While the widespread adoption of the “live for the weekend” mindset is unfortunate—and can seem tempting when you aren’t passionate about your job—it does provide one enormous benefit for the career enthusiast who takes pride in their work: it offers a huge platform to demonstrate work ethic and excellence. When competition for enthusiastic performance is low, gaining recognition for quality work is easier than ever.
What are some extra duties you could do to impress your boss? Chances are, even the smallest demonstration of going the extra mile could do wonders for promotion and future opportunities within and without the company. Accountability is also a major asset to employers.
Standing out from the crowd and moving forward is what sets apart successful careers from stagnating jobs. Don’t just talk up a big game within the circles of your work—show your commitment to excellence, and do every task with an optimistic attitude.
And the extra benefit of pursuing excellence in the workplace? That attitude will likely cross over into your personal life and radically shape how you handle any complication which flies in your face.
4. Every Job is an Opportunity to Meet New People
In my own freelancing pursuits, I’ve come to realize the importance of networking and developing professional relationships with those around you. Especially in the field I wish to work in.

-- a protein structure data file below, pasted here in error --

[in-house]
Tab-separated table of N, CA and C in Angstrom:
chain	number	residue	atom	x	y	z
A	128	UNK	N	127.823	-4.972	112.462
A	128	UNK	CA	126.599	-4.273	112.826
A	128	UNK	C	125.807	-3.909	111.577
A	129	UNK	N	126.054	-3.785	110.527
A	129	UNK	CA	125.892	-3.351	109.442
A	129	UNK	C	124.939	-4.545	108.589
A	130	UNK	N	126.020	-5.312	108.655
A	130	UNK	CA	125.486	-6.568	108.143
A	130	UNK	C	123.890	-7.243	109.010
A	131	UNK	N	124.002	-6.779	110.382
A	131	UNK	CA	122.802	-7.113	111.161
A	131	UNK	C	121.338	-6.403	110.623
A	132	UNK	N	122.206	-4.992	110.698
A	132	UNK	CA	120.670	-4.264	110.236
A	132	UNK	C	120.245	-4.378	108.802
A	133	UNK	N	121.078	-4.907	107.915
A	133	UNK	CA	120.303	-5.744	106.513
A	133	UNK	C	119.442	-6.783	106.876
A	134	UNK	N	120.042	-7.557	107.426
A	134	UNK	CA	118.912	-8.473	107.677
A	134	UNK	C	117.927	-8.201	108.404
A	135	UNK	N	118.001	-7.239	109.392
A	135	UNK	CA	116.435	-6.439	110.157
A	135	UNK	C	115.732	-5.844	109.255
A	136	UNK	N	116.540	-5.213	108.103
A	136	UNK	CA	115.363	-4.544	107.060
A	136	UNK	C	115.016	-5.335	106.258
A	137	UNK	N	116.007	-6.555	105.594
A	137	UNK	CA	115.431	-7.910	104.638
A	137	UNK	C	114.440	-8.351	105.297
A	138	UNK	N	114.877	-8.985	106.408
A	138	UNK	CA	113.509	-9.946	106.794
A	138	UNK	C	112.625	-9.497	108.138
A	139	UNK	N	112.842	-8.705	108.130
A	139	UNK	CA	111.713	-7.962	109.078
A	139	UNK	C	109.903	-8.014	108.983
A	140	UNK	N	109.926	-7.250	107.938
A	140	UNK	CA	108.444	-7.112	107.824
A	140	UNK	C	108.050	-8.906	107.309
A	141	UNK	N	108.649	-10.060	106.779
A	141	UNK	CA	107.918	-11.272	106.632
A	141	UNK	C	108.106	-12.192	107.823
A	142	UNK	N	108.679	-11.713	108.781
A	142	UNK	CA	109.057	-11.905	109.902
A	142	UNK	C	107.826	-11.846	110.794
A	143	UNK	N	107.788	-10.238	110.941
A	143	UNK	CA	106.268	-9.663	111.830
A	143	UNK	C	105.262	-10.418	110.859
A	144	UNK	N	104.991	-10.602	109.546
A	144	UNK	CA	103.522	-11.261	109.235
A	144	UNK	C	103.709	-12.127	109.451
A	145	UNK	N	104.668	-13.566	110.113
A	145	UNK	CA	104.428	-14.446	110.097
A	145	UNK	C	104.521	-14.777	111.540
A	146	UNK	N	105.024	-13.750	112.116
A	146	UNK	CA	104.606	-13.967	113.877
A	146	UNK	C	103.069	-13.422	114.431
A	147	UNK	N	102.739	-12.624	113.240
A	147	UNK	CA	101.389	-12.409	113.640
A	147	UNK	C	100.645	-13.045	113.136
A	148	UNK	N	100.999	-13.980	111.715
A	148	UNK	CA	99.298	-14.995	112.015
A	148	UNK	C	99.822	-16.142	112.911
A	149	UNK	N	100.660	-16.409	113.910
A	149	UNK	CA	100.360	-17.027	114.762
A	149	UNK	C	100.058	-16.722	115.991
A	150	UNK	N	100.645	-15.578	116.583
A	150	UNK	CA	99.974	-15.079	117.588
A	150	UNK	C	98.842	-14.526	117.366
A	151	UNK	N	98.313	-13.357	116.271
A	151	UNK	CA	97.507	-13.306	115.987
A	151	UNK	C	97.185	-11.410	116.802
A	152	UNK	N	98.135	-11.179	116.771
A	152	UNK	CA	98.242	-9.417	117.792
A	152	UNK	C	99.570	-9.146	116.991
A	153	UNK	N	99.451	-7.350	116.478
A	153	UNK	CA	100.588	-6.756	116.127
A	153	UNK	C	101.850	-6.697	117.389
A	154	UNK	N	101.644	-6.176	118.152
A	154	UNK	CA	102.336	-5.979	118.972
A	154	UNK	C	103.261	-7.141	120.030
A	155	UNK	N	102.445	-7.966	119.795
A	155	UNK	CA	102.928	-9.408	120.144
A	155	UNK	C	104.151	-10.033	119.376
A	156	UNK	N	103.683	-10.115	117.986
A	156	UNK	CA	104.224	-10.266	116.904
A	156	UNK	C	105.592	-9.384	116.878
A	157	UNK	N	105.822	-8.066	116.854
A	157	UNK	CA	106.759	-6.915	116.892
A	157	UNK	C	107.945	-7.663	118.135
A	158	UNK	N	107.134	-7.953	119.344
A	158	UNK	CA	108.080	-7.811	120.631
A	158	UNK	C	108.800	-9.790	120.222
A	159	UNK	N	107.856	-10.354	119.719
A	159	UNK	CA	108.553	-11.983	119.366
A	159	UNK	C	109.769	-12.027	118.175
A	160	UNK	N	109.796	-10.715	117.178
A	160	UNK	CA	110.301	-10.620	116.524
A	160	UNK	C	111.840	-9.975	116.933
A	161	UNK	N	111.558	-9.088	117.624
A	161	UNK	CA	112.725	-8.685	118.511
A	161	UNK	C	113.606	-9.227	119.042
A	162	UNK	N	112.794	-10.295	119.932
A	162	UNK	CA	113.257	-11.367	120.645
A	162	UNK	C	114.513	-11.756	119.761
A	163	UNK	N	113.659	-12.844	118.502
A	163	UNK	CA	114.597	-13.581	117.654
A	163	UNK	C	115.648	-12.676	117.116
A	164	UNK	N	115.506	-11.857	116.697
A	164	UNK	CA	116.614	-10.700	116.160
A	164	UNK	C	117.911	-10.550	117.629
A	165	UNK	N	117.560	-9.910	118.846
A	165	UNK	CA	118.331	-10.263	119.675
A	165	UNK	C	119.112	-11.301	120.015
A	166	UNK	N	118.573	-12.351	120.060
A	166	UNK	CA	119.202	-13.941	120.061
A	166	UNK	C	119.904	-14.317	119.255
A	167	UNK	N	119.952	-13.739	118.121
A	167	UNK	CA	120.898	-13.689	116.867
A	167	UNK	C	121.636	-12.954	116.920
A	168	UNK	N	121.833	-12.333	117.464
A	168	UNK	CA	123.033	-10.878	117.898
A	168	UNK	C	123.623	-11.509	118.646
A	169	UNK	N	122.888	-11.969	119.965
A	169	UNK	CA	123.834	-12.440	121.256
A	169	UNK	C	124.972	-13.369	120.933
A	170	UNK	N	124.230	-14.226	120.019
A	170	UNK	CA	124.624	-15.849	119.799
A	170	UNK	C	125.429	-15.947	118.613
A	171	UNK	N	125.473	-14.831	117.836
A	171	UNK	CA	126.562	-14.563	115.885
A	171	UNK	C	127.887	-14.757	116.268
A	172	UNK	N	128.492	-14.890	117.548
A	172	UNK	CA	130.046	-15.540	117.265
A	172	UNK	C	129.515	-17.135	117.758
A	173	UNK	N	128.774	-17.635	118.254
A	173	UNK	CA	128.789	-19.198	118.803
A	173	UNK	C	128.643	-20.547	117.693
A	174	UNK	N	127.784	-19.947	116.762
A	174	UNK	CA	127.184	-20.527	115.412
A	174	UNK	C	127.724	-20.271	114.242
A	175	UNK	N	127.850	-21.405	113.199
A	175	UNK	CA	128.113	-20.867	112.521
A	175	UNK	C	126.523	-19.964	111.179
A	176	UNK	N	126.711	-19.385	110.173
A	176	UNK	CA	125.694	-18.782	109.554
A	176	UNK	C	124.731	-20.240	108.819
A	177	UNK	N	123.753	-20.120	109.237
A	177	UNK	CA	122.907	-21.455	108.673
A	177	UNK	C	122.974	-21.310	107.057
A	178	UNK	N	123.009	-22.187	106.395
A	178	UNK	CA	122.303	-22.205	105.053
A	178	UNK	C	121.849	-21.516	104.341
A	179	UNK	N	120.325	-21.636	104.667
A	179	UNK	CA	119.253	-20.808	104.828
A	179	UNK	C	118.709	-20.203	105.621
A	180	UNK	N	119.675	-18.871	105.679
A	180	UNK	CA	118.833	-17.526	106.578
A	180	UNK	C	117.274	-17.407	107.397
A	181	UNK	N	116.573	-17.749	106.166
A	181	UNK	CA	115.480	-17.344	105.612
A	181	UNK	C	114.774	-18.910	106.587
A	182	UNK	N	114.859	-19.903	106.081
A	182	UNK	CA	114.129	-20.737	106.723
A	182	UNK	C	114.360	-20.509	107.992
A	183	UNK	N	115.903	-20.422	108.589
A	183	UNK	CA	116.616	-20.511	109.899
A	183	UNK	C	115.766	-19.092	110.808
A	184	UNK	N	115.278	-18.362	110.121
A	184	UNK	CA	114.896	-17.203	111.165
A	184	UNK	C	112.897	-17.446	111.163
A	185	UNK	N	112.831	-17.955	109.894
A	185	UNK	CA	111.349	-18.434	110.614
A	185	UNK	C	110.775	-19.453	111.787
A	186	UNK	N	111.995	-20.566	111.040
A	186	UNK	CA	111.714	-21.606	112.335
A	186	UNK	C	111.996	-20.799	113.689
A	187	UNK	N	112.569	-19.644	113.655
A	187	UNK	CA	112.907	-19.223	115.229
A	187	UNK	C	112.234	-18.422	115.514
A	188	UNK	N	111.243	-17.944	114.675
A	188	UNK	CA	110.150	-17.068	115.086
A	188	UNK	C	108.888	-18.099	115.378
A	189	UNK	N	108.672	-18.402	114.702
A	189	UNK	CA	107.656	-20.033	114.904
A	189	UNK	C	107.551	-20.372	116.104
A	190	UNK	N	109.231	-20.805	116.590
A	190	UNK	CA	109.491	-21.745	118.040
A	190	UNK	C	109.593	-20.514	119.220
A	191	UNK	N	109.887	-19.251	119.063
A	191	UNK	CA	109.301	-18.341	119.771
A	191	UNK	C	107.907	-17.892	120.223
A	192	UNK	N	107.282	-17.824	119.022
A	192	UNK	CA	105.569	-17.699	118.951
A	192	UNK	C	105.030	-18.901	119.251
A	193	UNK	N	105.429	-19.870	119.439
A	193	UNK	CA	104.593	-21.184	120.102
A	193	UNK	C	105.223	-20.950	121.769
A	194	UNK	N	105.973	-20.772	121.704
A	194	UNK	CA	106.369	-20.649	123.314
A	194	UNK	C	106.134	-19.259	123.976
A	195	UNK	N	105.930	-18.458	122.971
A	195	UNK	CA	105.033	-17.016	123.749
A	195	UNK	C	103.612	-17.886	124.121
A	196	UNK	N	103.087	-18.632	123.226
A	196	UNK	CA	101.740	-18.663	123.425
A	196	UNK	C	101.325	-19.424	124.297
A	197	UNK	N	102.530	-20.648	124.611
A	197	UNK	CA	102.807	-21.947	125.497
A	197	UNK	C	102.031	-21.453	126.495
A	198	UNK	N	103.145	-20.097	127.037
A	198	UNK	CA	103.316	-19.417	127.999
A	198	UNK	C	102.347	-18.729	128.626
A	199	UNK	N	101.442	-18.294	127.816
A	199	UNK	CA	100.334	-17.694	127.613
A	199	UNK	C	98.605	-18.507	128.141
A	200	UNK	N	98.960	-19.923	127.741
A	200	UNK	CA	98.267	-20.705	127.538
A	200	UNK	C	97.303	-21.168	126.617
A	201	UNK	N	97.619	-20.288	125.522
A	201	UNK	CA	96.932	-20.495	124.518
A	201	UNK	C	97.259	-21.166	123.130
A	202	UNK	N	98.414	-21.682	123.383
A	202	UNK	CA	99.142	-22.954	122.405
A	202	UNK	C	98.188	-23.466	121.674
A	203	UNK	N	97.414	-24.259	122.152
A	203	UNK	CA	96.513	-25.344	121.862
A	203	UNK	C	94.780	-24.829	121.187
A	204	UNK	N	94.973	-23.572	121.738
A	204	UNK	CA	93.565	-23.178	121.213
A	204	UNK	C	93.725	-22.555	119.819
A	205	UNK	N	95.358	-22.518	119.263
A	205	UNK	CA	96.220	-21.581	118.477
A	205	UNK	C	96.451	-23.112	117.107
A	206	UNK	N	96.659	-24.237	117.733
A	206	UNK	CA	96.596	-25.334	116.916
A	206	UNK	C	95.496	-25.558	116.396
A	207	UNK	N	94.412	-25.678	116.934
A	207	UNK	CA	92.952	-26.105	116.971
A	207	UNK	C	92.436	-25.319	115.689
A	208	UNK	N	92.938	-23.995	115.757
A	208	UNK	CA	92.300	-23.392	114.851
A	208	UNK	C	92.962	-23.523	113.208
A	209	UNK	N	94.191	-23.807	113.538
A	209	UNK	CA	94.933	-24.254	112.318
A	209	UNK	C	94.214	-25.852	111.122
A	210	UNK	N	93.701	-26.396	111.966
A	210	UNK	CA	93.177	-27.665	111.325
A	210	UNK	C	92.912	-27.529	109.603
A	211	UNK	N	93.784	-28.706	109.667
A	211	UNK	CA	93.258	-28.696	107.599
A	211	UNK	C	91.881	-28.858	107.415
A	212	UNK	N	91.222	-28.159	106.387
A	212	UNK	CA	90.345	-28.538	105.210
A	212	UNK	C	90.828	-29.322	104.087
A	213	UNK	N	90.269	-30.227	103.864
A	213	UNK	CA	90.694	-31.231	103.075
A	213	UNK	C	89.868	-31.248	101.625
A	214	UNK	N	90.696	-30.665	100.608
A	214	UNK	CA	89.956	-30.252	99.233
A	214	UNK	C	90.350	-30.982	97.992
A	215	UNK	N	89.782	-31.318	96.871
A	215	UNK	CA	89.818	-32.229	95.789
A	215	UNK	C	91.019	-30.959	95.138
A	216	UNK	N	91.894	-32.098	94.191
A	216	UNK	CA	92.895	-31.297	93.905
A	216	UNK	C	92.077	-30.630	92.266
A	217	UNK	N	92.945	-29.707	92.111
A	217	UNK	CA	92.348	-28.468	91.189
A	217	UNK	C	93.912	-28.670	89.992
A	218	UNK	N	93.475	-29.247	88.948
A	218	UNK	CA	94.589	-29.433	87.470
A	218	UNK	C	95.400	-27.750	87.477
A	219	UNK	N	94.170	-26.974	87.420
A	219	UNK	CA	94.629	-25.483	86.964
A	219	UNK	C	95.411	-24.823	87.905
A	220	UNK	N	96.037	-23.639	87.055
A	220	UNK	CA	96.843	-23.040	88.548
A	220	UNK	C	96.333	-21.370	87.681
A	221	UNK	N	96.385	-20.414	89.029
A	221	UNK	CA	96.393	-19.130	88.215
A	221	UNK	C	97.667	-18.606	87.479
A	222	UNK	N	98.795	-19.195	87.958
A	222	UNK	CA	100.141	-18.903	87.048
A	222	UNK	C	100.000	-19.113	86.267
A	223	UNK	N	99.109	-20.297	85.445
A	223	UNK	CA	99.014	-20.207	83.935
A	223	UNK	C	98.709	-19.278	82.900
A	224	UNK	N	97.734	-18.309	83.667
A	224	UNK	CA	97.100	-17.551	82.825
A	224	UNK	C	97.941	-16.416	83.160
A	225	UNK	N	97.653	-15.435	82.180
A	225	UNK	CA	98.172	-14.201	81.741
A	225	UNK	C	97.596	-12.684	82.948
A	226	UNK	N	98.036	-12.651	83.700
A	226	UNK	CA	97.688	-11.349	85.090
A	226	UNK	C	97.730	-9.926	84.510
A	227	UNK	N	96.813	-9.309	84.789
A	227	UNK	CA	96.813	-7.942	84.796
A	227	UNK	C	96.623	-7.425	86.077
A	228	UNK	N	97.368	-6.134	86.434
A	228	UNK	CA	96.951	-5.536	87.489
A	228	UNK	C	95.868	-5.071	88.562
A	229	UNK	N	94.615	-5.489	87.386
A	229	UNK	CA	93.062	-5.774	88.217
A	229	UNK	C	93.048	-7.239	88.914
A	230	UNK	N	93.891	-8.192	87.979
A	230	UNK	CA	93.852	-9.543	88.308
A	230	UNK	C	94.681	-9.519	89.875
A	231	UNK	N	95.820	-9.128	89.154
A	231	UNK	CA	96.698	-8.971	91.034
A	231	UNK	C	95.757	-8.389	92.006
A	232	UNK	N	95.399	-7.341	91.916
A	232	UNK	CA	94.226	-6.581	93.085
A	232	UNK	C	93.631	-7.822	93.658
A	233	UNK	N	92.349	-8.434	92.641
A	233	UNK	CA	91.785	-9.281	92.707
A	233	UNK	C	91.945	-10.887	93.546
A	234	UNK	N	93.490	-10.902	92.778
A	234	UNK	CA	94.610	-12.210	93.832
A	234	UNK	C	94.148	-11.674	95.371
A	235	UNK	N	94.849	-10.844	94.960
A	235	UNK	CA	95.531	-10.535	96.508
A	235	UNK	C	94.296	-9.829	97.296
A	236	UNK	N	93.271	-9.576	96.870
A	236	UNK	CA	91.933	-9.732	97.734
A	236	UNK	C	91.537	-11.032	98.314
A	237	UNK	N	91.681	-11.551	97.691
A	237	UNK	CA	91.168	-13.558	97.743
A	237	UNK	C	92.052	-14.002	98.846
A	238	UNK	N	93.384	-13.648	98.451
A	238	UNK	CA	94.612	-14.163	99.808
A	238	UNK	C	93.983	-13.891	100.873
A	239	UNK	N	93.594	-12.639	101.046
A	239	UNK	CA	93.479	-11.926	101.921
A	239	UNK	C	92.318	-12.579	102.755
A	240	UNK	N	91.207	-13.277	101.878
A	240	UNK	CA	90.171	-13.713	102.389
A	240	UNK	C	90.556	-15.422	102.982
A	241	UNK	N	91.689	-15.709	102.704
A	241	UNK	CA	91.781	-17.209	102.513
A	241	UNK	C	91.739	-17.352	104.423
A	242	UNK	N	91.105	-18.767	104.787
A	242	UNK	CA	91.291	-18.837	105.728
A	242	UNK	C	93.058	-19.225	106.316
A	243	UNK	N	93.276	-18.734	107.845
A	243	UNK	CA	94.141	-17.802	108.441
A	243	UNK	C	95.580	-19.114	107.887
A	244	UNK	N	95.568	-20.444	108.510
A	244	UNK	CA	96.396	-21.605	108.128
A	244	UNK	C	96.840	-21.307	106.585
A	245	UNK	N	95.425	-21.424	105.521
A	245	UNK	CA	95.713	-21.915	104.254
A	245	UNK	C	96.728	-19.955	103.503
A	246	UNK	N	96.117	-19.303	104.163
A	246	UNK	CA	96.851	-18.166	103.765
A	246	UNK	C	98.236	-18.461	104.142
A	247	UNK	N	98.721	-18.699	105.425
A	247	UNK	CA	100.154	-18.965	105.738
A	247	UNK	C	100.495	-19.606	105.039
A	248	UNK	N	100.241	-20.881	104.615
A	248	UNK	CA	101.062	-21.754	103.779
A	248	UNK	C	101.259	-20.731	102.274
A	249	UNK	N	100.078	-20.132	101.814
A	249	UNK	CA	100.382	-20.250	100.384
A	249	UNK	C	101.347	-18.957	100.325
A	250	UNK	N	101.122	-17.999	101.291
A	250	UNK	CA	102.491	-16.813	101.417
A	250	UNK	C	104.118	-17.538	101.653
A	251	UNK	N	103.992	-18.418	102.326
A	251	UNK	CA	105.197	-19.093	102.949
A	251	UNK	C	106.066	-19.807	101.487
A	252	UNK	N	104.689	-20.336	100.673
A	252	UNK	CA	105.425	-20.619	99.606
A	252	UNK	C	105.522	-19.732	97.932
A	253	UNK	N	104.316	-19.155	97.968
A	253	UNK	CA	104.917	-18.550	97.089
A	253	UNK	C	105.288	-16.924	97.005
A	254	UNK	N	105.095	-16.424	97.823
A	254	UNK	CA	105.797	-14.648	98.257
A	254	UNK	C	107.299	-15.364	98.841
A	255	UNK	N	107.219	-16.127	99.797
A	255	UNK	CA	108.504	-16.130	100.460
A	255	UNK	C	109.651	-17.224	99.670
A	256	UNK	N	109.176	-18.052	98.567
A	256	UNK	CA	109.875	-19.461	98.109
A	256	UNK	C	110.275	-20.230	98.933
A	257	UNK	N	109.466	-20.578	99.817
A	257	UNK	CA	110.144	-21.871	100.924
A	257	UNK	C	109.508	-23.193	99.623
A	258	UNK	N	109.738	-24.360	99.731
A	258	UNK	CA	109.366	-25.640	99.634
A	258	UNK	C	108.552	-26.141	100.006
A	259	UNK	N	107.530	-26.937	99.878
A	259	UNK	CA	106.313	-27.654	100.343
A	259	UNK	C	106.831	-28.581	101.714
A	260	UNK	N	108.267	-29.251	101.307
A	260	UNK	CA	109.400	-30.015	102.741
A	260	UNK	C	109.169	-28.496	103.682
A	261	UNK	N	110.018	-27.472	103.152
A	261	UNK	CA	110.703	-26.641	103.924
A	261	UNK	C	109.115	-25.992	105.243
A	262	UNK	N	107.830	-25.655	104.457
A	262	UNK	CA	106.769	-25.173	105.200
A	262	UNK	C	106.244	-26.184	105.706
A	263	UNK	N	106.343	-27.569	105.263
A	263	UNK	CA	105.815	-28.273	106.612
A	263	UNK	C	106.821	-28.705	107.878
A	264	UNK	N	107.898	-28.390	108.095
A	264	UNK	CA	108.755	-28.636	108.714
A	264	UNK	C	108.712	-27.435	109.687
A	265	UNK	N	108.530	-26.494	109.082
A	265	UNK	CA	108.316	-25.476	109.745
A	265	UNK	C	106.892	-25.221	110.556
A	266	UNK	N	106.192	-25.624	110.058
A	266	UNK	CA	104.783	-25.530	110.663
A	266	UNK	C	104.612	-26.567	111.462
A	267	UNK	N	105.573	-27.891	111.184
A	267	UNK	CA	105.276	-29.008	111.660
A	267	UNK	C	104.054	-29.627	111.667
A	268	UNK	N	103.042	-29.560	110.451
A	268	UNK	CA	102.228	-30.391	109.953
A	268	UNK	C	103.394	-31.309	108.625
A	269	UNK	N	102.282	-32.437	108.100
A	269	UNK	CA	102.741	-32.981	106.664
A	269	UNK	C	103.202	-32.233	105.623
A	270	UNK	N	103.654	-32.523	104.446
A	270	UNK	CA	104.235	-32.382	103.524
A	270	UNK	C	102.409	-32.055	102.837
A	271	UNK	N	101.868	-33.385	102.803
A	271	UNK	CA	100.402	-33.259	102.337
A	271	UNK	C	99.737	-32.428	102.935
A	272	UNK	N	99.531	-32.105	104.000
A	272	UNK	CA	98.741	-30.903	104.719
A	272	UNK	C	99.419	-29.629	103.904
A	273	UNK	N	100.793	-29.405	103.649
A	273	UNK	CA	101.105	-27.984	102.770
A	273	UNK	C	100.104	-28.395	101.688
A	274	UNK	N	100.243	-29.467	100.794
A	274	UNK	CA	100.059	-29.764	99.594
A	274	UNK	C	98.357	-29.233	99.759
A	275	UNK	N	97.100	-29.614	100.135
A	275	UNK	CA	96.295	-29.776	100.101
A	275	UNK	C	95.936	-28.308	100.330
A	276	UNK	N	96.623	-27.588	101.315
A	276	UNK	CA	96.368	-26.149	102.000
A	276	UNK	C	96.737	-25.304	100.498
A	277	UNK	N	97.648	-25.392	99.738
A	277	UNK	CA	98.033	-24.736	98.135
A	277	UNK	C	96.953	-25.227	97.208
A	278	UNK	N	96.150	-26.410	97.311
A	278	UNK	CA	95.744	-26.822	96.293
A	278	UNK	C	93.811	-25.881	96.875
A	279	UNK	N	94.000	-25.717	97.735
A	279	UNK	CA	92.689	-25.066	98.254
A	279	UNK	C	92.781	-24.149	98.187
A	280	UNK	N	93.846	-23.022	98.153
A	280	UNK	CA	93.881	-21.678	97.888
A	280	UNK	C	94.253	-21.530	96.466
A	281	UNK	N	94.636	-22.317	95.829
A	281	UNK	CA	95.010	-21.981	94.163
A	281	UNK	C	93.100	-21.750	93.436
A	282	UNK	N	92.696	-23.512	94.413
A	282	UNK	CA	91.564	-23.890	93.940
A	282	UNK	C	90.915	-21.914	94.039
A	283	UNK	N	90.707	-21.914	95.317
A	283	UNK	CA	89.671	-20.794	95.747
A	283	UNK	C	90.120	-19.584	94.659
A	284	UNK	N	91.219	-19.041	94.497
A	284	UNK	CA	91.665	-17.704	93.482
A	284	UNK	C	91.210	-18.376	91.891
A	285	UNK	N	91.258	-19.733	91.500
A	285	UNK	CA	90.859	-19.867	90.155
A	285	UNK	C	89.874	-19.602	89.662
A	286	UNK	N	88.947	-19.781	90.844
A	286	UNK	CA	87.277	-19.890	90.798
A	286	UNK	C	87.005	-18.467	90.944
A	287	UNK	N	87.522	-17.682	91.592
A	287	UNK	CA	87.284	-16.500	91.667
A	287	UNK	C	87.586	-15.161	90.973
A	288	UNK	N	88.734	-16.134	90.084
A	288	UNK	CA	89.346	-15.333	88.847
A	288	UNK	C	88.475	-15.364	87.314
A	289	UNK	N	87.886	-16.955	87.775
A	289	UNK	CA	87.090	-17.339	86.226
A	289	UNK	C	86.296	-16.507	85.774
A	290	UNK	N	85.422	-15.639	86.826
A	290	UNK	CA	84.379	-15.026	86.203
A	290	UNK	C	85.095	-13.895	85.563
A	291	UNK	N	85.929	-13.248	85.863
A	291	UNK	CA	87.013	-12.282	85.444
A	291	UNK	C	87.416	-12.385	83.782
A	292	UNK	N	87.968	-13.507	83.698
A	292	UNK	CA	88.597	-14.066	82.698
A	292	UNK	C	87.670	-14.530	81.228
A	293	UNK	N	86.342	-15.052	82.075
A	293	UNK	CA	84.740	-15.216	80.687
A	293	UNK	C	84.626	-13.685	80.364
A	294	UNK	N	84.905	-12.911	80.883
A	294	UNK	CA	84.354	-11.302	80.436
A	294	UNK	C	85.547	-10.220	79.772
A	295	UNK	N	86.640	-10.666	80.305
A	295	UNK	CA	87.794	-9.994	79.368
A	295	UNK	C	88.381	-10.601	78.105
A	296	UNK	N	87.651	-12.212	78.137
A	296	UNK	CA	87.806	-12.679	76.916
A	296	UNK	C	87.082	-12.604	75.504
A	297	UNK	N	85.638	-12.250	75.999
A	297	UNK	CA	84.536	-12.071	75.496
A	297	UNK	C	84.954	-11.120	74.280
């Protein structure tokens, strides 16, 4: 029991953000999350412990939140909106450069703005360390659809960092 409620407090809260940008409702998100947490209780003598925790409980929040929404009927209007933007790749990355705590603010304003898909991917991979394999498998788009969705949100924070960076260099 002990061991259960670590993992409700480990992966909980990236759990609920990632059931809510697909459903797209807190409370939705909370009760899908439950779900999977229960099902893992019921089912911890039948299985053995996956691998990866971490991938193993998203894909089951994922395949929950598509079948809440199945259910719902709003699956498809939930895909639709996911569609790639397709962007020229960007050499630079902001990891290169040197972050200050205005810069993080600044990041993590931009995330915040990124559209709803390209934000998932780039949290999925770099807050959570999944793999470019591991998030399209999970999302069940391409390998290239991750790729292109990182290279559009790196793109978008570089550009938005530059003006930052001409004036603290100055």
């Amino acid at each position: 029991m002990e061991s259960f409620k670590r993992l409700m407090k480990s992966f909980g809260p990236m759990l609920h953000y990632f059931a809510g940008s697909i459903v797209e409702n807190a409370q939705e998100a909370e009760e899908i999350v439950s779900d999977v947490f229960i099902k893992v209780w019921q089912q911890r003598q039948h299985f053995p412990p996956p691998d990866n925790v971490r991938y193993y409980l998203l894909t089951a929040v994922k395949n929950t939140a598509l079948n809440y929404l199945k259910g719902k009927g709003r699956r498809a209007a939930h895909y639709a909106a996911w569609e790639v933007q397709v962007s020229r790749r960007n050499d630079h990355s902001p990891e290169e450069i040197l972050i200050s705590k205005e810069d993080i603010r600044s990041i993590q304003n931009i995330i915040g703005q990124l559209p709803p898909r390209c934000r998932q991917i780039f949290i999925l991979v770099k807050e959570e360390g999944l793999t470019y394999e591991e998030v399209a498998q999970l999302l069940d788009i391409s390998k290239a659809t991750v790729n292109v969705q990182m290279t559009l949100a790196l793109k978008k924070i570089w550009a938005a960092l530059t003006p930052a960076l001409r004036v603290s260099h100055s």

Even though the bulk of my previous jobs were not the ideal way I wanted to spend my time, getting to know the various coworkers I encountered proved incredibly useful for climbing the ladder to my dream job. Referrals are out there; sometimes they pop up from the most unlikely of people.
And when that coworker one day becomes a CEO in search of new, dependable talent? If you made a positive, memorable impression, that could be your ticket to moving up—a ticket you wouldn’t have in the first place if you hadn’t given that boring job your 110%.
I’m continually surprised by the connections I have to big name figures and marketers simply through the people I’ve met. Platforms like LinkedIn are fantastic for networking in this way.